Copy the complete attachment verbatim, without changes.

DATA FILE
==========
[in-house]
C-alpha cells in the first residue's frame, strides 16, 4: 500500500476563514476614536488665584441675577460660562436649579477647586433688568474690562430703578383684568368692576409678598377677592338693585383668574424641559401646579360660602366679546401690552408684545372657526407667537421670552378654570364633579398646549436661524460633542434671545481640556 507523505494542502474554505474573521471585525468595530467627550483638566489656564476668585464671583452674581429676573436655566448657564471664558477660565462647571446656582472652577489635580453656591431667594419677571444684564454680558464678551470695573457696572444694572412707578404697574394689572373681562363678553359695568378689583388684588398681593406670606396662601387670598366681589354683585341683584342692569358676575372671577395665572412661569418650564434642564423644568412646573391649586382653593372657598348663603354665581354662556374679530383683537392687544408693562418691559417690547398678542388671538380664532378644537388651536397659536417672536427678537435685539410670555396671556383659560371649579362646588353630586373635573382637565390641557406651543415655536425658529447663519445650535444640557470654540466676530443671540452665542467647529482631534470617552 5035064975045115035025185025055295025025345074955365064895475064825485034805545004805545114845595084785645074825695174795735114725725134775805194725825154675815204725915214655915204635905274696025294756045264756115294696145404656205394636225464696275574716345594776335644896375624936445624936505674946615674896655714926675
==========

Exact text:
[in-house]
C-alpha cells in the first residue's frame, strides 16, 4: 500500500476563514476614536488665584441675577460660562436649579477647586433688568474690562430703578383684568368692576409678598377677592338693585383668574424641559401646579360660602366679546401690552408684545372657526407667537421670552378654570364633579398646549436661524460633542434671545481640556 507523505494542502474554505474573521471585525468595530467627550483638566489656564476668585464671583452674581429676573436655566448657564471664558477660565462647571446656582472652577489635580453656591431667594419677571444684564454680558464678551470695573457696572444694572412707578404697574394689572373681562363678553359695568378689583388684588398681593406670606396662601387670598366681589354683585341683584342692569358676575372671577395665572412661569418650564434642564423644568412646573391649586382653593372657598348663603354665581354662556374679530383683537392687544408693562418691559417690547398678542388671538380664532378644537388651536397659536417672536427678537435685539410670555396671556383659560371649579362646588353630586373635573382637565390641557406651543415655536425658529447663519445650535444640557470654540466676530443671540452665542467647529482631534470617552 5035064975045115035025185025055295025025345074955365064895475064825485034805545004805545114845595084785645074825695174795735114725725134775805194725825154675815204725915214655915204635905274696025294756045264756115294696145404656205394636225464696275574716345594776335644896375624936445624936505674946615674896655714926675